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September 06 2012

Commerce Weekly: Mainstream mobile payment a decade out?

Here are a few stories that caught my attention this week in the commerce space.

Gimmick to mainstream — the difference a decade can make

With Square teaming up with Starbucks, PayPal partnering with major chains like Home Depot and McDonald’s, and all the hype and speculation around the new iPhone having or not having NFC to facilitate payments for Passbook, mobile payments are getting a lot of ink. But when will mobile payments be fully mainstream? Not for at least 10 years, writes Christina Bonnington this week at Wired. Bonnington points to slow adoption and infrastructure holdups as the major bottlenecks:

“Forrester Research estimates only one-fourth of U.S. consumers will own an NFC-enabled phone by 2016, with 100 million shipping in 2012. Until a solid majority of consumers own such devices, merchants have little incentive to create an infrastructure as receptive to smartphone payments as it is to cash and credit cards.”

Bonnington notes that credit card companies are pushing for merchants to upgrade their systems to accept contactless payments, but as analyst Mark Hung told her, this alone could take up to a decade. Bonnington points out that even after that happens, mainstream mobile payments will still face obstacles similar to those that credit card payments face now: competing platforms that force consumers to carry multiple credit cards to accommodate merchants who accept MasterCard and Visa but not Discover, for instance. Imagine a merchant accepting PayPal and whatever Apple develops but not Google Wallet or Isis. Adding to the chaos, processing fee distribution between banks and hardware/software developers will need to be sorted out, she says, as will agreements on how data gathered via mobile payment will be handled.

In a similar vein, Chris Ziegler at The Verge also argued this week that mobile payments are not ripe for the mainstream and pointed to the ultimate hurdle: consumer frustration and distrust. Ziegler shares a personal experience that highlights the cumulative result of the issues Bonnington noted together with the unreliability of cellular networks: even mobile payments in stores that are set up to accept them don’t always work. Until mobile payments become as reliable and ubiquitous as cash and credit cards, he argues, they’ll remain a gimmick.

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Wal-Mart tests mobile checkout, cashes in with new search engine

Wal-Mart joined the likes of JC Penney the Stop & Shop grocery chain when it began testing a mobile checkout service this week. Chantal Tode at Mobile Commerce Daily reports:

“The new Scan and Go [iPhone app] service is being tested at a single store in Arkansas, according to published reports. While customers will be able to scan items with their iPhone, they will not be able to pay via mobile at this point. … The mobile checkout service is currently being tested by employees at the Arkansas store and has not been rolled out to shoppers yet. Users will be able to transfer a list of items they have scanned to a self-checkout kiosk and then pay in one step.”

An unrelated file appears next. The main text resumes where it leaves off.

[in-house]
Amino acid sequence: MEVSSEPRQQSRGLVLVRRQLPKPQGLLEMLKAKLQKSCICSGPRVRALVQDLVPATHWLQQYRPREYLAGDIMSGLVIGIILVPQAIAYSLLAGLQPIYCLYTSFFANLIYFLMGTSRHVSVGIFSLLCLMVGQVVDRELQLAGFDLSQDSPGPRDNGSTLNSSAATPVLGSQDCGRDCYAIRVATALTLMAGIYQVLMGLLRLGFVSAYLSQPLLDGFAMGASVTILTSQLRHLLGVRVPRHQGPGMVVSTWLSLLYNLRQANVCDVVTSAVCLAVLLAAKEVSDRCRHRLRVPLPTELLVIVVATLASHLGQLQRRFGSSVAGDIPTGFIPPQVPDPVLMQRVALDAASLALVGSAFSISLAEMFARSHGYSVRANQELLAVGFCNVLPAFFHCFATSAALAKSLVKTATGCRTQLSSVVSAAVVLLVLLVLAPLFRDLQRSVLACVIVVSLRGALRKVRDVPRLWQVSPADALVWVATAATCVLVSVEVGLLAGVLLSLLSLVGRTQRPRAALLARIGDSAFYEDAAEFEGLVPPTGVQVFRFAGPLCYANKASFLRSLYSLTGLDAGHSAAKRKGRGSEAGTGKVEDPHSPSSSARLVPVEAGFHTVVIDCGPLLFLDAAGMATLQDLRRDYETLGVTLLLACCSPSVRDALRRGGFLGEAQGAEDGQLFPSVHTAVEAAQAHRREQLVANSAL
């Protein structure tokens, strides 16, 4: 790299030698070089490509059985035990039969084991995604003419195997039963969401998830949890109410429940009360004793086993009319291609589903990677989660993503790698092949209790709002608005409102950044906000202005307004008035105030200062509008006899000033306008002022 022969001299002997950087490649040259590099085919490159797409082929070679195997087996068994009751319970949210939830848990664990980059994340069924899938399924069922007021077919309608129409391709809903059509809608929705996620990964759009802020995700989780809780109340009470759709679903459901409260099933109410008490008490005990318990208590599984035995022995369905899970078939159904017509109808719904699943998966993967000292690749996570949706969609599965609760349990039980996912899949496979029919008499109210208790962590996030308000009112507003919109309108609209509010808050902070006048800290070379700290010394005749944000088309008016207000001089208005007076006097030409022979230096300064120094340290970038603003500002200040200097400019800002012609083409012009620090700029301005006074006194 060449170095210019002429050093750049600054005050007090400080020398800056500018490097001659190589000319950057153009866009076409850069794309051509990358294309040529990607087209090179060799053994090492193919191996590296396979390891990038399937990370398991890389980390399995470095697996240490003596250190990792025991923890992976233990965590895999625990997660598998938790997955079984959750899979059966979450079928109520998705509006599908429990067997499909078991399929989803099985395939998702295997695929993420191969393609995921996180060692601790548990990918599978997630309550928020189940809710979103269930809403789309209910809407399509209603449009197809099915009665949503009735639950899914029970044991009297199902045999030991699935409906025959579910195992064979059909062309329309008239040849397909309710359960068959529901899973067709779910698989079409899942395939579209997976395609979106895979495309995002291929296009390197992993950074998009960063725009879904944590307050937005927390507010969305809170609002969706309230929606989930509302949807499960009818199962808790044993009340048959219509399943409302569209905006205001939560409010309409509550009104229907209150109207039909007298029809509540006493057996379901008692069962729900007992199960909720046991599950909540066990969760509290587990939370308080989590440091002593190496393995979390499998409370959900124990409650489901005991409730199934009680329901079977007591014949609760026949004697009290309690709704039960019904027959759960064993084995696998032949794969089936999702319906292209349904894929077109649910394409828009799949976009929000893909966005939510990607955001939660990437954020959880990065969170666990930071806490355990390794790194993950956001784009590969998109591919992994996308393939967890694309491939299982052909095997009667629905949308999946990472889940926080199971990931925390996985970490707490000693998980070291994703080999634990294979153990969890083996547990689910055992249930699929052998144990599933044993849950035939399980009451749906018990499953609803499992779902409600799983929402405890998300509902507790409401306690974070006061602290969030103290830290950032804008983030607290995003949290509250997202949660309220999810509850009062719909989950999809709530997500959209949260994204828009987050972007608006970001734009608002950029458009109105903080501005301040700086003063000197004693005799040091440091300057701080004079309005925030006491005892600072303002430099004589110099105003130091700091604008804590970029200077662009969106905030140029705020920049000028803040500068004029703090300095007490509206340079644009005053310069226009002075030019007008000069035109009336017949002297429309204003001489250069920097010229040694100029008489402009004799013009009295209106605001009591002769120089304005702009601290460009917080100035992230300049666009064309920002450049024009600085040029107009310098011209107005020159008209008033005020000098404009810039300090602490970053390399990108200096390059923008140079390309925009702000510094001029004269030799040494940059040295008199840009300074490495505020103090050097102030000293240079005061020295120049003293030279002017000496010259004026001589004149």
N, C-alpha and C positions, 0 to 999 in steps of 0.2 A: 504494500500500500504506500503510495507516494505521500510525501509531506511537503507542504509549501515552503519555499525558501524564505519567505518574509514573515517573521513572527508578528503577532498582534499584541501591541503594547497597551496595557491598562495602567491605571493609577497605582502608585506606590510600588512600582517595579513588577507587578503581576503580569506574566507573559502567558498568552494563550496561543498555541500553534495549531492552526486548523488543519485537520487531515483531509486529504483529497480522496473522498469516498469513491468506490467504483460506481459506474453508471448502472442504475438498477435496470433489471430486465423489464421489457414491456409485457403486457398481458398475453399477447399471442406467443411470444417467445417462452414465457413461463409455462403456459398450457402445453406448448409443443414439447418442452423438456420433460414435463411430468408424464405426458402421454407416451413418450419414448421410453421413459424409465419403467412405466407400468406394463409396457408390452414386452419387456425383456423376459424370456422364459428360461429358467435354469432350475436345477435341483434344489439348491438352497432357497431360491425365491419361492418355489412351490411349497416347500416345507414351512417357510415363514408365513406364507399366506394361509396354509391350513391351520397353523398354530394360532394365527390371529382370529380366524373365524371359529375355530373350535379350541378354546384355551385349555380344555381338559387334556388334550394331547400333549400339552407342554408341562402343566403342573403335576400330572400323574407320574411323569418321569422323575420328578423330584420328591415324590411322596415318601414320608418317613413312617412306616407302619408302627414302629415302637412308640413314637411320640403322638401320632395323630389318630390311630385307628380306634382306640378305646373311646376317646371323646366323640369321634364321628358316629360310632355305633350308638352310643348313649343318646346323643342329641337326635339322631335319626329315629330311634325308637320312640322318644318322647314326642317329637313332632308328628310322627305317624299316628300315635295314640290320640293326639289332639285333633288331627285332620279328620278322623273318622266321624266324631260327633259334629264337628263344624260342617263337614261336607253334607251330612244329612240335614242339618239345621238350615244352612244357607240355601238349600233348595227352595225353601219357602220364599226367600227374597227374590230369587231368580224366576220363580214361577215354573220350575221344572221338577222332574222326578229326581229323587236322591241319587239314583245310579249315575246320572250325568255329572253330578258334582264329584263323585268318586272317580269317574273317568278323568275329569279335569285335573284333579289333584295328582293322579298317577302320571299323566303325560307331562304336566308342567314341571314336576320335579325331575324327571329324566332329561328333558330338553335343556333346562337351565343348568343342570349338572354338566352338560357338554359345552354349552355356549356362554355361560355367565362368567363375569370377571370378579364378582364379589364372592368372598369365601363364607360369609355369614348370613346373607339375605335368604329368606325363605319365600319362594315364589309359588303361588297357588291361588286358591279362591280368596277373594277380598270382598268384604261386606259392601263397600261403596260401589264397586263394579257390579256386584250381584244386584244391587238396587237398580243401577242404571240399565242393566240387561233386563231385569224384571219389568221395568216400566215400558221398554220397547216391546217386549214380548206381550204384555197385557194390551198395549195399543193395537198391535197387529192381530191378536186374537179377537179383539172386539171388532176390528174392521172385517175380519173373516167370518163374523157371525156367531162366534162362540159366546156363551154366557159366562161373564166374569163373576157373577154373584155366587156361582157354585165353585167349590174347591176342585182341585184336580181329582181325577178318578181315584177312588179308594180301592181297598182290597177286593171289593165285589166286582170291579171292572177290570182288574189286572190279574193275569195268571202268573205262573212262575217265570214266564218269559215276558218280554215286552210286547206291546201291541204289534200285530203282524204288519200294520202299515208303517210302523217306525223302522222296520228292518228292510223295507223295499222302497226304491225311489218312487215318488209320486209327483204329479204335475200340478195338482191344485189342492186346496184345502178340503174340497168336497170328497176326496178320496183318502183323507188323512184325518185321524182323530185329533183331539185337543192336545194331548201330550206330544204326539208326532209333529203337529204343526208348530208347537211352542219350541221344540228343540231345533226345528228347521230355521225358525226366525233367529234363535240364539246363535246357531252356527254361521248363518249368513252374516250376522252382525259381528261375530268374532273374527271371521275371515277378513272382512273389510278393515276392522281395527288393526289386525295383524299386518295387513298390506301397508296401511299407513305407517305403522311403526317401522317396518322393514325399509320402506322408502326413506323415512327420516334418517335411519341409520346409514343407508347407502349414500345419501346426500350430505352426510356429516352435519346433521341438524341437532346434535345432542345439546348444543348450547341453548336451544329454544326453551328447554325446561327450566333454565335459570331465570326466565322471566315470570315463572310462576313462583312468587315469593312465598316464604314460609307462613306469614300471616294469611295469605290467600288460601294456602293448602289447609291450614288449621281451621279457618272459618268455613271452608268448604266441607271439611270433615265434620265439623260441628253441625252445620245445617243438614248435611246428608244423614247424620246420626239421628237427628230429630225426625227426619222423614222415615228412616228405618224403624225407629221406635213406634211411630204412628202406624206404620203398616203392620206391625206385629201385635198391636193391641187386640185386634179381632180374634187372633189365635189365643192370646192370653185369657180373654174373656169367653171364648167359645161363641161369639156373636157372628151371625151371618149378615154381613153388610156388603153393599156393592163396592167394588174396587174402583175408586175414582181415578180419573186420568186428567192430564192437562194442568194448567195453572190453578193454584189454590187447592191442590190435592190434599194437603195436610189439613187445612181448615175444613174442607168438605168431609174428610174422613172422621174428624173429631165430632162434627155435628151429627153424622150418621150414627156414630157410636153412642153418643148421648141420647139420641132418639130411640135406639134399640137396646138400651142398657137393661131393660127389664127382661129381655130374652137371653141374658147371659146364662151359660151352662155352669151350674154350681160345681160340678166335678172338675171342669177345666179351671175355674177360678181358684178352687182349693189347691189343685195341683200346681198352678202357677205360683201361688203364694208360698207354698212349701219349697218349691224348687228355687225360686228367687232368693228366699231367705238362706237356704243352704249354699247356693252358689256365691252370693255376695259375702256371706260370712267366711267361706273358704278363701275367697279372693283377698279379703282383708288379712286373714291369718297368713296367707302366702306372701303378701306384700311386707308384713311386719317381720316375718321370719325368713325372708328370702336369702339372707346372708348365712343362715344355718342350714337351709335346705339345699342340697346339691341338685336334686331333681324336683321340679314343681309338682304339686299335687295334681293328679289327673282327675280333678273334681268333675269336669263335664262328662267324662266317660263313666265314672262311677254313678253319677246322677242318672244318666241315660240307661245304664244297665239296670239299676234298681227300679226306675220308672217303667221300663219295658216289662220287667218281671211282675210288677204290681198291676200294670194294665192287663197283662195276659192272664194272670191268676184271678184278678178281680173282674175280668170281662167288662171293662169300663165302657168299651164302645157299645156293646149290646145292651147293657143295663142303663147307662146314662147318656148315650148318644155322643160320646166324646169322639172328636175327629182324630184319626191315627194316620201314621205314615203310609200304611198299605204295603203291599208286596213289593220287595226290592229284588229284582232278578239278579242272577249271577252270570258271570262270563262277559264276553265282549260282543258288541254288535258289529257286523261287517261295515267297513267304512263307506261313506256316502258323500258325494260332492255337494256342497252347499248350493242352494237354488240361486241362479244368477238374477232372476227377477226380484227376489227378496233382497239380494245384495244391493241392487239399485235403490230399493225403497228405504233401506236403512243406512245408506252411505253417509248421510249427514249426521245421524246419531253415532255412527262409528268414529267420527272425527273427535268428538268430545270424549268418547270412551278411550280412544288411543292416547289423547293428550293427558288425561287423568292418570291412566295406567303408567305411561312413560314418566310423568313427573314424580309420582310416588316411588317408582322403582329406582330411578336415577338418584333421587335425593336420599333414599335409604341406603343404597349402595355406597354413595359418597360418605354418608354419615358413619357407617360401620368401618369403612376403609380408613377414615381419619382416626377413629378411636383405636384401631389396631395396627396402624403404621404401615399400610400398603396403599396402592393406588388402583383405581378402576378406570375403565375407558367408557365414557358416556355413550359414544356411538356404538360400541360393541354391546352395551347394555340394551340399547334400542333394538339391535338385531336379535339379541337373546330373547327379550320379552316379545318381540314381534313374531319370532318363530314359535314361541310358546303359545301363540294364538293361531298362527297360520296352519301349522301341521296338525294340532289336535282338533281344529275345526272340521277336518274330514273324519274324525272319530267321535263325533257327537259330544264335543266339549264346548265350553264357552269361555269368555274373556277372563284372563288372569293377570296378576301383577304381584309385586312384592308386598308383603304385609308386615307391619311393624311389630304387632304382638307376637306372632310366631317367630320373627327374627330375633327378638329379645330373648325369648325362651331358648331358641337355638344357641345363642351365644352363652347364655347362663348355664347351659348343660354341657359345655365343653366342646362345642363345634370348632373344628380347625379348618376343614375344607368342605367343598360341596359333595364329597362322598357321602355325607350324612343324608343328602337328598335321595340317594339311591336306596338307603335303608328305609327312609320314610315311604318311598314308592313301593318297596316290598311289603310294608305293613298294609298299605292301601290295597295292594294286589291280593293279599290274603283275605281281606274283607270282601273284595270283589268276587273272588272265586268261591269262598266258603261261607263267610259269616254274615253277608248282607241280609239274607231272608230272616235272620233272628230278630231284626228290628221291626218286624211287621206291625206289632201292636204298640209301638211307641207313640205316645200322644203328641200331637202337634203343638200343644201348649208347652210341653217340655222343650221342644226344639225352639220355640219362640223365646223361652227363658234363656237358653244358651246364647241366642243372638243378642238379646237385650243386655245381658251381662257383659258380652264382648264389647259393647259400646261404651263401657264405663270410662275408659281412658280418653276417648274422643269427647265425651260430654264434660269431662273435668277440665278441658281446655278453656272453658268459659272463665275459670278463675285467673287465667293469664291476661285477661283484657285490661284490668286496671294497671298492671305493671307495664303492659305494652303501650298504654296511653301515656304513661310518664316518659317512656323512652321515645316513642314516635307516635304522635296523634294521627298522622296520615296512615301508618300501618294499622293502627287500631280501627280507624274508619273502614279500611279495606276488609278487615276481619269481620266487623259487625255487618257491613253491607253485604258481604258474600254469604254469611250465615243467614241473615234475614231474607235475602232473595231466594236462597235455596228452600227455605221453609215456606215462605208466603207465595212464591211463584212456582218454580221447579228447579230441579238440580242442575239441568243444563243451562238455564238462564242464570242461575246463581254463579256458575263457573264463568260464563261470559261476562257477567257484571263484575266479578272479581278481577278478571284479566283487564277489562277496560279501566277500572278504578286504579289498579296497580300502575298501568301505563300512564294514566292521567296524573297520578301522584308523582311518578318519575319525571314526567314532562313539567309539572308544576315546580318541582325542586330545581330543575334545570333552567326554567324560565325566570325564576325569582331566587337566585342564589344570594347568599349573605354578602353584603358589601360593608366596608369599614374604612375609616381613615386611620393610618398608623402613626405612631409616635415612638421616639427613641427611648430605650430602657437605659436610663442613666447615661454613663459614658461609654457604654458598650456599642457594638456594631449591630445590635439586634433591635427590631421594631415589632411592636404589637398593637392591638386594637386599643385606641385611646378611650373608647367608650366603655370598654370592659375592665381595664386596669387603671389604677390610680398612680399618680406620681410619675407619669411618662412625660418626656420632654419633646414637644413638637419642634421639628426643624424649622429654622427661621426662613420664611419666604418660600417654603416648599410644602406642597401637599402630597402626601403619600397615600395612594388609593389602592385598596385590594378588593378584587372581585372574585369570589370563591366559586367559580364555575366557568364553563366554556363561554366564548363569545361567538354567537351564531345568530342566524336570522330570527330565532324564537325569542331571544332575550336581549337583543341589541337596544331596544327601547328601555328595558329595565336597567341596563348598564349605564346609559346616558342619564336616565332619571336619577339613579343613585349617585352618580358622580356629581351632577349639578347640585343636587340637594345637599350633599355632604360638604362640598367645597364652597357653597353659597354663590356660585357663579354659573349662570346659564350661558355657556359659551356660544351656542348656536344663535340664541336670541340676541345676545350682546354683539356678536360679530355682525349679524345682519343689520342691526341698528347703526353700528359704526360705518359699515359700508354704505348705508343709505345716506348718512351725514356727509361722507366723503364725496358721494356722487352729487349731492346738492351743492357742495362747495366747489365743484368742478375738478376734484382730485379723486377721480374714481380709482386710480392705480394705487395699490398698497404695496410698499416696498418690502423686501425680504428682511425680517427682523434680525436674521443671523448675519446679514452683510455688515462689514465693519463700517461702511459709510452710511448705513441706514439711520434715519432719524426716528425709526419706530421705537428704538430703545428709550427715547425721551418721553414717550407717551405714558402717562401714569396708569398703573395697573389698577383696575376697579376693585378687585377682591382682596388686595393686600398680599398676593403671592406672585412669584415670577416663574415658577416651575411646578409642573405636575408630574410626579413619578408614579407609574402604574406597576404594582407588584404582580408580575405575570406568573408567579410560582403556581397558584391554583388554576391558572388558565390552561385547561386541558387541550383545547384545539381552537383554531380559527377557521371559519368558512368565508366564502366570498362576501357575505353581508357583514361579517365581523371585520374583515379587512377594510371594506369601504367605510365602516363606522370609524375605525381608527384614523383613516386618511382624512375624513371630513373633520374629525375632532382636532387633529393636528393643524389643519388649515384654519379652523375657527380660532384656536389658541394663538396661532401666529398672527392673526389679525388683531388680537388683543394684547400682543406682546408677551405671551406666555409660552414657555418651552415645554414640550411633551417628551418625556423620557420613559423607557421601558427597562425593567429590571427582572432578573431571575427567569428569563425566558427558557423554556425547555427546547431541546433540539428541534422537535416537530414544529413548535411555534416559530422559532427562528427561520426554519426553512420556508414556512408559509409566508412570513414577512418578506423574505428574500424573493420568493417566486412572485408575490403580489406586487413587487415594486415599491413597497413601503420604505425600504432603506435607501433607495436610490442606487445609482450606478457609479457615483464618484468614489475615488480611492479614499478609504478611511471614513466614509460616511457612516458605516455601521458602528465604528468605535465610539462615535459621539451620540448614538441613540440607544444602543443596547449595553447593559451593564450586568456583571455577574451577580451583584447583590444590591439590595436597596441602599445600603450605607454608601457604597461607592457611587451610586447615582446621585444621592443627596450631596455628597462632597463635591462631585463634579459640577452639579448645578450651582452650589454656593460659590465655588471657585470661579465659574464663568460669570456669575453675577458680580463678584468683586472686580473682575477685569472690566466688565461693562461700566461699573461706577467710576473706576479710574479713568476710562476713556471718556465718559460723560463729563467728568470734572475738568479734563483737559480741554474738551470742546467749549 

The motivation behind the new service, Tode reports, is to shorten customer wait times in line and to reduce the checkout area footprint.

Wal-Mart also reported this week that Polaris, the search engine it custom built for its website, is now fully rolled out in the U.S. Nidhi Subbaraman at Fast Company took a close look at how the search engine works:

“One of the ways Polaris is designed to augment the search experience is by treating search terms as categories. So, a search for ‘garden furniture’ may not serve up results with the word ‘garden’ in it, but would offer up suggestions and options for hardy and rainproof, garden-friendly furniture.

Another interesting feature of the search engine is that a product’s popularity on social media sites plays a role in its resulting search display. Sri Subramaniam, VP at WalmartLabs, told Subbaraman “[t]his ‘product popularity score’ is essentially like a Google page rank.” Right now, Subbaraman reports, the search engine integrates with product placements and “Likes” on Facebook, but “[a] product’s popularity on other social sites like Twitter or Pinterest could also one day feed into Polaris’s radar.”

So far, the search engine has proven successful for Wal-Mart — according to a post at Reuters, Wal-Mart reports a 10-15% increase in search conversion (the number of customers who make a purchase after searching on the site) since the rollout of Polaris began a few months ago.

Project Oscar gets a thumbs up

The European Commission approved a mobile wallet scheme this week that it began investigating in April as a potential monopoly. The joint venture by Everything Everywhere, O2 and Vodafone, called Project Oscar, was called into question by UK mobile phone network Three when it was shut out of the venture and by wallet competitors Google and PayPal.